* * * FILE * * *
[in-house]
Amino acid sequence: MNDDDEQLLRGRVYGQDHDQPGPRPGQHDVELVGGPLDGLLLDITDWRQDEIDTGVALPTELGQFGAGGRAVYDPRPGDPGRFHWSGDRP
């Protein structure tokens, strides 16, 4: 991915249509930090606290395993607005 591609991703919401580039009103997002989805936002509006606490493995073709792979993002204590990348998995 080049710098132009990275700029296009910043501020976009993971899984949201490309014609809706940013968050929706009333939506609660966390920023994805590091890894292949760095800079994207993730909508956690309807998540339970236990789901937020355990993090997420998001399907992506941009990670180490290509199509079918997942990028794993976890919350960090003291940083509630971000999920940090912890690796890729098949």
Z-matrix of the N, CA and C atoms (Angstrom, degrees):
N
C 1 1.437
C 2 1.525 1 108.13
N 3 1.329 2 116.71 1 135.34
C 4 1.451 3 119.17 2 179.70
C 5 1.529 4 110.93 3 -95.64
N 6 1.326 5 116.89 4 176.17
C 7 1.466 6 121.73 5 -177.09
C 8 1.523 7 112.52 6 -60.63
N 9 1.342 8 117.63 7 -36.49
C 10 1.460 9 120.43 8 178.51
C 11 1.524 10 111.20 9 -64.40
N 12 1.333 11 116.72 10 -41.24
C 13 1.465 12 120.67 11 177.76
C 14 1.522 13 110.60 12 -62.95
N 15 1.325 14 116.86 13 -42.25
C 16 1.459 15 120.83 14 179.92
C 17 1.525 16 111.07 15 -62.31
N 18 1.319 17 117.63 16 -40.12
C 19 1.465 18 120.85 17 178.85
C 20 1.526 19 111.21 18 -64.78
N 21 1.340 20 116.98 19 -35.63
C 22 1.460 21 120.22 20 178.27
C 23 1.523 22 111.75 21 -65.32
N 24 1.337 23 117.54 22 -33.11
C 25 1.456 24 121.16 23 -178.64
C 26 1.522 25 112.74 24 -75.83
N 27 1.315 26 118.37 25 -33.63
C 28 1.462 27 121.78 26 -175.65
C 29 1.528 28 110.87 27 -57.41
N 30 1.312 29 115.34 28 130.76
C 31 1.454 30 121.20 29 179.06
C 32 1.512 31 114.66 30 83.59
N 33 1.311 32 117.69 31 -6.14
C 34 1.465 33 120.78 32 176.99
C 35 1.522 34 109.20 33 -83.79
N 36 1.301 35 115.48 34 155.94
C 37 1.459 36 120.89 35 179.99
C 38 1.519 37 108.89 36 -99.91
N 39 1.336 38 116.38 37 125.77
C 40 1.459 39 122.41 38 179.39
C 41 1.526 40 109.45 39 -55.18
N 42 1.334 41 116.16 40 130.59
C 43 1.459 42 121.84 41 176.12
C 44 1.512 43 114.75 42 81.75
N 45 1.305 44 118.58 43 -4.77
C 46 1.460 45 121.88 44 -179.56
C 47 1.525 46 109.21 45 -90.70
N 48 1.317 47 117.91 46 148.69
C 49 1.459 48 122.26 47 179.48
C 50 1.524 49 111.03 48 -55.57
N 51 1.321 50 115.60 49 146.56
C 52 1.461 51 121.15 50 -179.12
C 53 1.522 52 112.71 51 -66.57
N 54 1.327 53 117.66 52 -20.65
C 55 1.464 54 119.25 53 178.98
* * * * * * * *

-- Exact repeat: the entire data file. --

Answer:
[in-house]
Amino acid sequence: MNDDDEQLLRGRVYGQDHDQPGPRPGQHDVELVGGPLDGLLLDITDWRQDEIDTGVALPTELGQFGAGGRAVYDPRPGDPGRFHWSGDRP
């Protein structure tokens, strides 16, 4: 991915249509930090606290395993607005 591609991703919401580039009103997002989805936002509006606490493995073709792979993002204590990348998995 080049710098132009990275700029296009910043501020976009993971899984949201490309014609809706940013968050929706009333939506609660966390920023994805590091890894292949760095800079994207993730909508956690309807998540339970236990789901937020355990993090997420998001399907992506941009990670180490290509199509079918997942990028794993976890919350960090003291940083509630971000999920940090912890690796890729098949």
Z-matrix of the N, CA and C atoms (Angstrom, degrees):
N
C 1 1.437
C 2 1.525 1 108.13
N 3 1.329 2 116.71 1 135.34
C 4 1.451 3 119.17 2 179.70
C 5 1.529 4 110.93 3 -95.64
N 6 1.326 5 116.89 4 176.17
C 7 1.466 6 121.73 5 -177.09
C 8 1.523 7 112.52 6 -60.63
N 9 1.342 8 117.63 7 -36.49
C 10 1.460 9 120.43 8 178.51
C 11 1.524 10 111.20 9 -64.40
N 12 1.333 11 116.72 10 -41.24
C 13 1.465 12 120.67 11 177.76
C 14 1.522 13 110.60 12 -62.95
N 15 1.325 14 116.86 13 -42.25
C 16 1.459 15 120.83 14 179.92
C 17 1.525 16 111.07 15 -62.31
N 18 1.319 17 117.63 16 -40.12
C 19 1.465 18 120.85 17 178.85
C 20 1.526 19 111.21 18 -64.78
N 21 1.340 20 116.98 19 -35.63
C 22 1.460 21 120.22 20 178.27
C 23 1.523 22 111.75 21 -65.32
N 24 1.337 23 117.54 22 -33.11
C 25 1.456 24 121.16 23 -178.64
C 26 1.522 25 112.74 24 -75.83
N 27 1.315 26 118.37 25 -33.63
C 28 1.462 27 121.78 26 -175.65
C 29 1.528 28 110.87 27 -57.41
N 30 1.312 29 115.34 28 130.76
C 31 1.454 30 121.20 29 179.06
C 32 1.512 31 114.66 30 83.59
N 33 1.311 32 117.69 31 -6.14
C 34 1.465 33 120.78 32 176.99
C 35 1.522 34 109.20 33 -83.79
N 36 1.301 35 115.48 34 155.94
C 37 1.459 36 120.89 35 179.99
C 38 1.519 37 108.89 36 -99.91
N 39 1.336 38 116.38 37 125.77
C 40 1.459 39 122.41 38 179.39
C 41 1.526 40 109.45 39 -55.18
N 42 1.334 41 116.16 40 130.59
C 43 1.459 42 121.84 41 176.12
C 44 1.512 43 114.75 42 81.75
N 45 1.305 44 118.58 43 -4.77
C 46 1.460 45 121.88 44 -179.56
C 47 1.525 46 109.21 45 -90.70
N 48 1.317 47 117.91 46 148.69
C 49 1.459 48 122.26 47 179.48
C 50 1.524 49 111.03 48 -55.57
N 51 1.321 50 115.60 49 146.56
C 52 1.461 51 121.15 50 -179.12
C 53 1.522 52 112.71 51 -66.57
N 54 1.327 53 117.66 52 -20.65
C 55 1.464 54 119.25 53 178.98